Persol Award part of Europe's embrace of format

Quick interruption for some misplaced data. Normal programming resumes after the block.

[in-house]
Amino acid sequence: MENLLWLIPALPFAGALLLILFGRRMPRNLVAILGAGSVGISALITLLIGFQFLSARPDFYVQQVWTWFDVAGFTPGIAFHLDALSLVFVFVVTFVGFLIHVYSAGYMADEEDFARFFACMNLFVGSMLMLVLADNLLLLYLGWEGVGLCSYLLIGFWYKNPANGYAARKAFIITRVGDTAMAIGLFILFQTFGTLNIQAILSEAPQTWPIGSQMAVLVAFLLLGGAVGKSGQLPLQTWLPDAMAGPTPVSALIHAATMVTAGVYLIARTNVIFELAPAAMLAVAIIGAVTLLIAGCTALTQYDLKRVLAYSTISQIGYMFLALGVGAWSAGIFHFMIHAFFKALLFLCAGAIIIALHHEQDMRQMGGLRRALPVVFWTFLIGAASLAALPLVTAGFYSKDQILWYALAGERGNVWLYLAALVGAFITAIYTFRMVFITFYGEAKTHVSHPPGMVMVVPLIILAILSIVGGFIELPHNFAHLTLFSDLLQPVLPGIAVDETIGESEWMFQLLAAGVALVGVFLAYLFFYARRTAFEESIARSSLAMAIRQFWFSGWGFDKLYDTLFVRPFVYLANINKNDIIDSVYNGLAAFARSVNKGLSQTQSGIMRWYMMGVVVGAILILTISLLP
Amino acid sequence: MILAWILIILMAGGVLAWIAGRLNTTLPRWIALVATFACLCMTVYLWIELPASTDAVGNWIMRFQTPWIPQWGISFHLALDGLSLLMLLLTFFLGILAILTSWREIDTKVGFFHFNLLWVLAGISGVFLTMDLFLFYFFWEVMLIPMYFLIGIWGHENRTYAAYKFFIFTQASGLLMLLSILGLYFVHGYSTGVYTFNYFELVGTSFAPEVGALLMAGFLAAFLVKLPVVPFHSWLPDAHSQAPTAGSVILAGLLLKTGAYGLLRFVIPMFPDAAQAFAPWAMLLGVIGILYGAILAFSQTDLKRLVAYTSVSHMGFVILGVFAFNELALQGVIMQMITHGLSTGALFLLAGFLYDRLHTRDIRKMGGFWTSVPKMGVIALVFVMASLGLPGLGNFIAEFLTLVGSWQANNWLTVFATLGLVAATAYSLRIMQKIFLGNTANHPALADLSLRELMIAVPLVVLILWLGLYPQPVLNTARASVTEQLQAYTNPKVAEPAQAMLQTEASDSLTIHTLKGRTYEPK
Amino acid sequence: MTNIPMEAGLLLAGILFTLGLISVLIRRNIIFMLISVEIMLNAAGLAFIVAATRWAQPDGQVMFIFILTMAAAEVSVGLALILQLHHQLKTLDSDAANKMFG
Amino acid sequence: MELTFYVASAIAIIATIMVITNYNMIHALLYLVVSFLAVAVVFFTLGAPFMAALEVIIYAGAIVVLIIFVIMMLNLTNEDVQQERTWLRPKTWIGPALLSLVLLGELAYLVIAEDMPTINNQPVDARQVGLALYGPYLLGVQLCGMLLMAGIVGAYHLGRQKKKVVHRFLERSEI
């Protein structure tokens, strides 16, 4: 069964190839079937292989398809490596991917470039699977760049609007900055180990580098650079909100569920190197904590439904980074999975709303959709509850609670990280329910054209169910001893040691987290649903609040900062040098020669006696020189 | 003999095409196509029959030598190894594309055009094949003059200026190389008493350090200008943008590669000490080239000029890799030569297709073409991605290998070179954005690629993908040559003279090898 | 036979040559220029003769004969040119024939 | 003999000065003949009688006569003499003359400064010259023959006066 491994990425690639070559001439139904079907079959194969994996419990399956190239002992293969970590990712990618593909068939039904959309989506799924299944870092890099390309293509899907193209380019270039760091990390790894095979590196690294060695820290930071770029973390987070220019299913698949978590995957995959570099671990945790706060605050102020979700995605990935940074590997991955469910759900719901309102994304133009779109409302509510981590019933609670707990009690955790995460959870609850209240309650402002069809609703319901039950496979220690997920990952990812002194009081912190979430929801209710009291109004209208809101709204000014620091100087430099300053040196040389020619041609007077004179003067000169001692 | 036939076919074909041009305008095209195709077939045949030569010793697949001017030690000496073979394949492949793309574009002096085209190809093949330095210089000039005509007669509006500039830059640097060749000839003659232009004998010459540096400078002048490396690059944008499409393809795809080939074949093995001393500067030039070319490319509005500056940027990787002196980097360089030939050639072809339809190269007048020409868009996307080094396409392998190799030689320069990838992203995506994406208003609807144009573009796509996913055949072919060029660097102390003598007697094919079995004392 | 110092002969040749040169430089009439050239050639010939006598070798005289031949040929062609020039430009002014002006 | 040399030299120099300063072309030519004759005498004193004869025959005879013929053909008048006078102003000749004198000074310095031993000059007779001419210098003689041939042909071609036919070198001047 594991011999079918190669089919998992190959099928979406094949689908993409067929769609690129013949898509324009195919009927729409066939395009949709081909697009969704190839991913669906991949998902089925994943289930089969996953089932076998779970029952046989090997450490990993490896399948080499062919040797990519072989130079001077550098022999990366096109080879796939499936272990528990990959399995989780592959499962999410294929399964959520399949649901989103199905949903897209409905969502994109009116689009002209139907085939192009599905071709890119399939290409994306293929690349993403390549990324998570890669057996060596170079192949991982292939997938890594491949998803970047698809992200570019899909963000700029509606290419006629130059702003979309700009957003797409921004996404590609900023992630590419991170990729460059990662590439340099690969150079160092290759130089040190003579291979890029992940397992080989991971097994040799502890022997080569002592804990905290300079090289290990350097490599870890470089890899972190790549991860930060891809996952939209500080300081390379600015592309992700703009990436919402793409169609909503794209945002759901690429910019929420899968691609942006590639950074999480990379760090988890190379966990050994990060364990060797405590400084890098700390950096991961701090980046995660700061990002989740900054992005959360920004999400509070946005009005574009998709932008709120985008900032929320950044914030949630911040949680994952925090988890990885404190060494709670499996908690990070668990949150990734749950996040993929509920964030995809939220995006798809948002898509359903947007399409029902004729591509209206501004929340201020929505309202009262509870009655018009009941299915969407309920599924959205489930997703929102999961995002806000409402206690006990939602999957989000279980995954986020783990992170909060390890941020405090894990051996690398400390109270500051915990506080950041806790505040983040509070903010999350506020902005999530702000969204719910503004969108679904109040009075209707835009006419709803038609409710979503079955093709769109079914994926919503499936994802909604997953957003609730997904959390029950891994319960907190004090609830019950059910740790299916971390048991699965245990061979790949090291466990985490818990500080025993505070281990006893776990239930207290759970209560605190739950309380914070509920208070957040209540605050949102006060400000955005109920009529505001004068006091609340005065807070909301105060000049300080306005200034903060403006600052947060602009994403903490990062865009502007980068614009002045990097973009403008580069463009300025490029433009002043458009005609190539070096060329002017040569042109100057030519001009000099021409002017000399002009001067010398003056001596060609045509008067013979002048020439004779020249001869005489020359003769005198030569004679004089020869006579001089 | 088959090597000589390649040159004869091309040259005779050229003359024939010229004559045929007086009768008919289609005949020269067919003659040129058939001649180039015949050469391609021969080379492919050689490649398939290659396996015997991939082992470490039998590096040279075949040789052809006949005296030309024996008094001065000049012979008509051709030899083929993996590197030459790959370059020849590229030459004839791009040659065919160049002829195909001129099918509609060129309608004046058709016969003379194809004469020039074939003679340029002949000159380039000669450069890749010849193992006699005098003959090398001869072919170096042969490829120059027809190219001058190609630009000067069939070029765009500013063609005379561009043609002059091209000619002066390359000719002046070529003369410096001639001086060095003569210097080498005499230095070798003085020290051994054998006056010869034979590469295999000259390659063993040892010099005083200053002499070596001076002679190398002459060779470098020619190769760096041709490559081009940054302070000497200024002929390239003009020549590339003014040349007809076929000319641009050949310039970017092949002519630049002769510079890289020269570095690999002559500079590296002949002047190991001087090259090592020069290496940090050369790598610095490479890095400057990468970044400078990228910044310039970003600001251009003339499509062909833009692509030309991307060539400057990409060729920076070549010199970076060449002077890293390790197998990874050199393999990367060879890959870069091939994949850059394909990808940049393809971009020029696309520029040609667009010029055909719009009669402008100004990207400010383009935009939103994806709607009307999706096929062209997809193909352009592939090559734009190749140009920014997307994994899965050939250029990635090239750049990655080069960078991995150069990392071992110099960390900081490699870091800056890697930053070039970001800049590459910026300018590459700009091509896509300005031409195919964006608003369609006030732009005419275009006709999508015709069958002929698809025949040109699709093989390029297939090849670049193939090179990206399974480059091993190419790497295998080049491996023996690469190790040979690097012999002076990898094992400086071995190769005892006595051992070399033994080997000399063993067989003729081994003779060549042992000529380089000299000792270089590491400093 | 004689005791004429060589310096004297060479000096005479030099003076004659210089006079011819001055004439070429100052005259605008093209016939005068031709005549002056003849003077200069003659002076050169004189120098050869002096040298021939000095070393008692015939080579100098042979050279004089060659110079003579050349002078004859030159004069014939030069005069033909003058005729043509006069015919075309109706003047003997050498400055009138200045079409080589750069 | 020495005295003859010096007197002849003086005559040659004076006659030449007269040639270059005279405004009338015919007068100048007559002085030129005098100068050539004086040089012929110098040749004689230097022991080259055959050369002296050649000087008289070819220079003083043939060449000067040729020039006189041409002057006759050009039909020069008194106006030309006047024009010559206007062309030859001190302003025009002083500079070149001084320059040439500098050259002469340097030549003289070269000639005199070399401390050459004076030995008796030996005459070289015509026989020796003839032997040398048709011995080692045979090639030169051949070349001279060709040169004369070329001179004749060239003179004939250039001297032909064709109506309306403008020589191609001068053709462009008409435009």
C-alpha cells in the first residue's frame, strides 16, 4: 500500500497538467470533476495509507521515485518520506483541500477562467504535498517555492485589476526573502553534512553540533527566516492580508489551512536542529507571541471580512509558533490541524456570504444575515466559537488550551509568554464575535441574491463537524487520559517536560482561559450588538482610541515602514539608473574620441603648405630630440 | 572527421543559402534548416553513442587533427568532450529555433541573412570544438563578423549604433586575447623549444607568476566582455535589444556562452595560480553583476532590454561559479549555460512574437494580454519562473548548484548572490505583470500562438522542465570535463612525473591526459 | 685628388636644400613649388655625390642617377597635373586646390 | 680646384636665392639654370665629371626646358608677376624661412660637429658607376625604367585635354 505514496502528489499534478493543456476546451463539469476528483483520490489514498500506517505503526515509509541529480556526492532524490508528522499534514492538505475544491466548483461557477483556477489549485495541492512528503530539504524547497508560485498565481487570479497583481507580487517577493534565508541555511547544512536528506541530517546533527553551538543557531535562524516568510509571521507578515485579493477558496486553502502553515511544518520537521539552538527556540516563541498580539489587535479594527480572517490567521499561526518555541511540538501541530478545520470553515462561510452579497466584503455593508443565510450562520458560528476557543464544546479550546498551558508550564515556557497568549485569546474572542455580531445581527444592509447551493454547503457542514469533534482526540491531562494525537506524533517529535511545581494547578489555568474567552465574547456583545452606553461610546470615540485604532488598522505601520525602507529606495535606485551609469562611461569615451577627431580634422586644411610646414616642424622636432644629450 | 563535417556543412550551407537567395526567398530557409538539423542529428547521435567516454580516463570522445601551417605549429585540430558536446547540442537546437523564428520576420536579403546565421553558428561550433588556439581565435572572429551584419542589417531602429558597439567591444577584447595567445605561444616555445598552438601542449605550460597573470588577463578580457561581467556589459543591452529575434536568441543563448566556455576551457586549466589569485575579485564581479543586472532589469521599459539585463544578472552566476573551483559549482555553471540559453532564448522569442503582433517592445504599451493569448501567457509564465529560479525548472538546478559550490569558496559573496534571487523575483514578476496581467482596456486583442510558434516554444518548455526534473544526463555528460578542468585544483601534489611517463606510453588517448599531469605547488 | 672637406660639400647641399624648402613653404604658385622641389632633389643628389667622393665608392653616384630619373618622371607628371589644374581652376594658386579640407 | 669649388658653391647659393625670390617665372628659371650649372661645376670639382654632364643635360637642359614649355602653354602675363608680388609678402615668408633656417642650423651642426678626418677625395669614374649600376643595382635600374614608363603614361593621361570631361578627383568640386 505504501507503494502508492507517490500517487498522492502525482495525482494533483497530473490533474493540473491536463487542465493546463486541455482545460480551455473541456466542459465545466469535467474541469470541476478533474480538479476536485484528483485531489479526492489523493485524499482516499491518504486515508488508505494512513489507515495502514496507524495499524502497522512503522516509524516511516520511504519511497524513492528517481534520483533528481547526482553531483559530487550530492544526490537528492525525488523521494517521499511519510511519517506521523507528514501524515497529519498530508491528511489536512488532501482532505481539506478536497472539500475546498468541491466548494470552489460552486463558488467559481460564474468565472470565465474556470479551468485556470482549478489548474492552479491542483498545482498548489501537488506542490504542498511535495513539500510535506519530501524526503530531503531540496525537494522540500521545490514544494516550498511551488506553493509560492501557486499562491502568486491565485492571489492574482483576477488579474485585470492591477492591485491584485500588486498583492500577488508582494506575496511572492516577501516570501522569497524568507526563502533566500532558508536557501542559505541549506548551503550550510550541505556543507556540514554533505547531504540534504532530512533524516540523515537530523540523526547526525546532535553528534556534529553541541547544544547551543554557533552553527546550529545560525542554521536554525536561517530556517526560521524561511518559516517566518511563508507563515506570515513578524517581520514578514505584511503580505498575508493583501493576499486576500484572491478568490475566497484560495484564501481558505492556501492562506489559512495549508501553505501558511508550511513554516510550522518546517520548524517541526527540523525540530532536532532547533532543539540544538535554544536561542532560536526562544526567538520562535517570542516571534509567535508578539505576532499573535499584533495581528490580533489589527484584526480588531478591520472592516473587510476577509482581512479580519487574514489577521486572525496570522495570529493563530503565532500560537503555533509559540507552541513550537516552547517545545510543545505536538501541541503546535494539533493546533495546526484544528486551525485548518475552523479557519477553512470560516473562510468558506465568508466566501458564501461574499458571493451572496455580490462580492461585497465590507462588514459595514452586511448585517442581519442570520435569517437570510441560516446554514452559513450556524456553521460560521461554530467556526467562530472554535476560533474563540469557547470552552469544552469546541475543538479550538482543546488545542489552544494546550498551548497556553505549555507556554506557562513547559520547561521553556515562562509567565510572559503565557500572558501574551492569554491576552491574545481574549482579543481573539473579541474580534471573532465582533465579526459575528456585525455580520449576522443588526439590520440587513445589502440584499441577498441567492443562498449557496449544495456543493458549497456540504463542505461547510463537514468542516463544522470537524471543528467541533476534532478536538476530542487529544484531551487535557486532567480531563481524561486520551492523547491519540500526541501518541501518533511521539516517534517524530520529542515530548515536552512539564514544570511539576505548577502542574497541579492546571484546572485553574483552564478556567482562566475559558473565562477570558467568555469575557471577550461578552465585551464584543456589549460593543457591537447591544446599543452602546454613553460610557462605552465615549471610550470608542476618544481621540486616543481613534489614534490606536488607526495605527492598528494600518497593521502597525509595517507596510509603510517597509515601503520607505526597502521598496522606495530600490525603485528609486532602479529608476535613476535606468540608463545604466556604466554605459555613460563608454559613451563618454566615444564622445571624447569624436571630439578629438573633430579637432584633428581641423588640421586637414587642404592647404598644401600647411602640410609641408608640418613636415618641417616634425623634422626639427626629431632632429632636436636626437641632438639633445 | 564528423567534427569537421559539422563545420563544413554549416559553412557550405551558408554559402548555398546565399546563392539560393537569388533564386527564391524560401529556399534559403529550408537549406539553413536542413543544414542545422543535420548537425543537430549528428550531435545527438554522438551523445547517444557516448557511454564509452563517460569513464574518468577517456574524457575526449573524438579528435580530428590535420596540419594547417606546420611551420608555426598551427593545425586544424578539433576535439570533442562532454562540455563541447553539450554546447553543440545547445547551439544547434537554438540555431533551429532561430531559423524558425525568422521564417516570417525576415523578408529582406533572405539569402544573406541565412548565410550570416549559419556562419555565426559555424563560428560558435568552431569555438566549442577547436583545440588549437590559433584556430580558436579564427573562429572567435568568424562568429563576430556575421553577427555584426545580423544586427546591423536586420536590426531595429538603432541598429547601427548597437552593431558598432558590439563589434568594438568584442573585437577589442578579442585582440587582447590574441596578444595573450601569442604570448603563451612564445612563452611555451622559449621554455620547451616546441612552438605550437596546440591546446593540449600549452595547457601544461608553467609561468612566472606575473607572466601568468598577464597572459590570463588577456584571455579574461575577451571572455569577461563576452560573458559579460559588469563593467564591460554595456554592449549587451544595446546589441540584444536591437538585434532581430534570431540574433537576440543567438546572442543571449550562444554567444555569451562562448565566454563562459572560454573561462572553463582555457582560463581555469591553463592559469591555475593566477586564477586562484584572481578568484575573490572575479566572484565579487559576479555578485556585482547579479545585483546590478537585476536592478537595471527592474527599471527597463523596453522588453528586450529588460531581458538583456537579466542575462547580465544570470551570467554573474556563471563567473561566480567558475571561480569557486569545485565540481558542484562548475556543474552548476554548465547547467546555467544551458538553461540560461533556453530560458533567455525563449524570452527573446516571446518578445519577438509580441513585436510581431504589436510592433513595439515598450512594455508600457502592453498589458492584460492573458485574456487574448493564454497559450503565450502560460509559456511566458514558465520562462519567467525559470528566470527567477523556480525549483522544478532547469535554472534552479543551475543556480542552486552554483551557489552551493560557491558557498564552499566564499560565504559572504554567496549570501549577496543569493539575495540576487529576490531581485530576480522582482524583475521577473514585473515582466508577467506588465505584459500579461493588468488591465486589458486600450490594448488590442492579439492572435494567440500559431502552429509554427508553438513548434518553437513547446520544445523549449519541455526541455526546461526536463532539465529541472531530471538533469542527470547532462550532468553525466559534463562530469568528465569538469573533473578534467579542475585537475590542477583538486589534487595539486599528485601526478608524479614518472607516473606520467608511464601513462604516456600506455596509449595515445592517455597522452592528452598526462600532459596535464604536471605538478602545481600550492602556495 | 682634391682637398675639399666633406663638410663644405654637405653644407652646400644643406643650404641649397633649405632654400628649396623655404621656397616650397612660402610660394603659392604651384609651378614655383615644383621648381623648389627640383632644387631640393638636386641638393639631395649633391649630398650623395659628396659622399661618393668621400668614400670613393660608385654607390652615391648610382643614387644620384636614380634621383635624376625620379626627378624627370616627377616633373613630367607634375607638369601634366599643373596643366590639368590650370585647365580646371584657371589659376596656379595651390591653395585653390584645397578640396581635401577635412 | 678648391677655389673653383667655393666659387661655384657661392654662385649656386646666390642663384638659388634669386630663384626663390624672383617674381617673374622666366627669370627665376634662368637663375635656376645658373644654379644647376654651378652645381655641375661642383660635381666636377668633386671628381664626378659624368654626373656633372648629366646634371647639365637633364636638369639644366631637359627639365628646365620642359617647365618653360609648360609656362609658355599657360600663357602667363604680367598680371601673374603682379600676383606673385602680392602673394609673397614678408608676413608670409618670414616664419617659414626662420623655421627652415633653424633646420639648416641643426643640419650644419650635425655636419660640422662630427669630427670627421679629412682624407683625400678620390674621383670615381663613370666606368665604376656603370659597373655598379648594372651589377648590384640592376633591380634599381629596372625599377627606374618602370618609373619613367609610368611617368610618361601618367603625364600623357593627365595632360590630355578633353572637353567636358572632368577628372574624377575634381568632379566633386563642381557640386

Persol 3D Award jury). Their Zapruder Filmmakersgroup, whose studio is in Roncofreddo, got interested is stereoscopic filmmaking early. While others are scrambling to catch up, it handled the entire 3-D filmmaking process on its pictures, including cinematography, editing and sound. Animation studios have jumped into 3-D as well. Spain’s Artefacto Studios will produce “O apostolo,” a 3-D stop-motion drama. Director Fernando Cortizo’s team includes several “Coraline” alums, among them the new Spanish film’sd.p., Matthew Hazelrigg. Investors haven’t rushed in to support “O apostolo,” though. Artefacto has raised just x2 million ($2.8 million) for the production, a small sum for this kind of undertaking, so the filmmakers plan to keep things “efficient.” Hazelrigg observes that it’s possible to contain costs because 3-D filmmaking resources are expanding. “A lot of animation companies are interested,” he reports. “From France to Spain to the U.K. to Argentina, we are getting emails from people offering 3-D services. It seems like there is a growing number of people who know what they are doing.” But filmmakers, especially independents, face another hurdle: limited distribution opportunities. For starters, the conversion of screens to digital and 3-D in Europe is still lagging. Of the estimated 3,000 digital 3D-ready cinema screens worldwide, 1,600 are in North America, and the weak global economy has stalled numerous deployment plans. Stereo production is ramping up in the U.K., too. Movie “Street Dance” is slated for production via Vertigo Films. Phil Streather, CEO of U.K.-based 3-D production company Principal Large Format reports that he is consulting on three independent 3-D movies ranging in budget from £1.5 million to £40 million ($2.5 million to $66 million), though he declines to name the titles. Sums up Hazelrigg: “The most important thing with any production company doing 3-D — it’s all about the quality. It has to be used as a storytelling device, rather than as a ‘wow’ factor or a gimmick. It’s also about making 3-D that doesn’t cause eyestrain. It used to be a crapshoot, but with new technology there is more control. People are beginning to realize what is possible and what’s not.” When it comes to business, European companies, no less than their Hollywood counterparts, are impatient for 3-D homevideo to arrive, and for the extra revenue that implies. European companies are helping home 3-D take its first steps. U.K. broadcaster Sky plans to launch a 3-D channel in 2010, while others, including the BBC, are researching what it would take to add 3-D capabilities. International bodies including SMPTE and the European Broadcasting Union are working on setting standards. U.K.-based Geoff Boyle, director of photography on Thomas Jane’s still-unreleased 3-D thriller “Dark County,” says, “It’s only when we have a good home viewing system that 3-D will really take off.”
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